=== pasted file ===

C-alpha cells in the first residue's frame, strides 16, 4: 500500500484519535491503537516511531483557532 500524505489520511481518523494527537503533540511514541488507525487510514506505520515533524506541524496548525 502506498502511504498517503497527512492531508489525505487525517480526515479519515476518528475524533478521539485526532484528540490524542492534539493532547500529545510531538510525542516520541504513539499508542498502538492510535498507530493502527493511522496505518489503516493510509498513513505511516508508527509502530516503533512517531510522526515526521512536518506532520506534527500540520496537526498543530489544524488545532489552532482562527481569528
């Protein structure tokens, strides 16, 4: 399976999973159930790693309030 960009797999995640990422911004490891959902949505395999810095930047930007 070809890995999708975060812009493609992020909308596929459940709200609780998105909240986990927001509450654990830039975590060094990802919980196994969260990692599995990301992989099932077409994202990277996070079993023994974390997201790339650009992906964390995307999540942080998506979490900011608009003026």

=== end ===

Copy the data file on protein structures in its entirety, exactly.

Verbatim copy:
C-alpha cells in the first residue's frame, strides 16, 4: 500500500484519535491503537516511531483557532 500524505489520511481518523494527537503533540511514541488507525487510514506505520515533524506541524496548525 502506498502511504498517503497527512492531508489525505487525517480526515479519515476518528475524533478521539485526532484528540490524542492534539493532547500529545510531538510525542516520541504513539499508542498502538492510535498507530493502527493511522496505518489503516493510509498513513505511516508508527509502530516503533512517531510522526515526521512536518506532520506534527500540520496537526498543530489544524488545532489552532482562527481569528
């Protein structure tokens, strides 16, 4: 399976999973159930790693309030 960009797999995640990422911004490891959902949505395999810095930047930007 070809890995999708975060812009493609992020909308596929459940709200609780998105909240986990927001509450654990830039975590060094990802919980196994969260990692599995990301992989099932077409994202990277996070079993023994974390997201790339650009992906964390995307999540942080998506979490900011608009003026």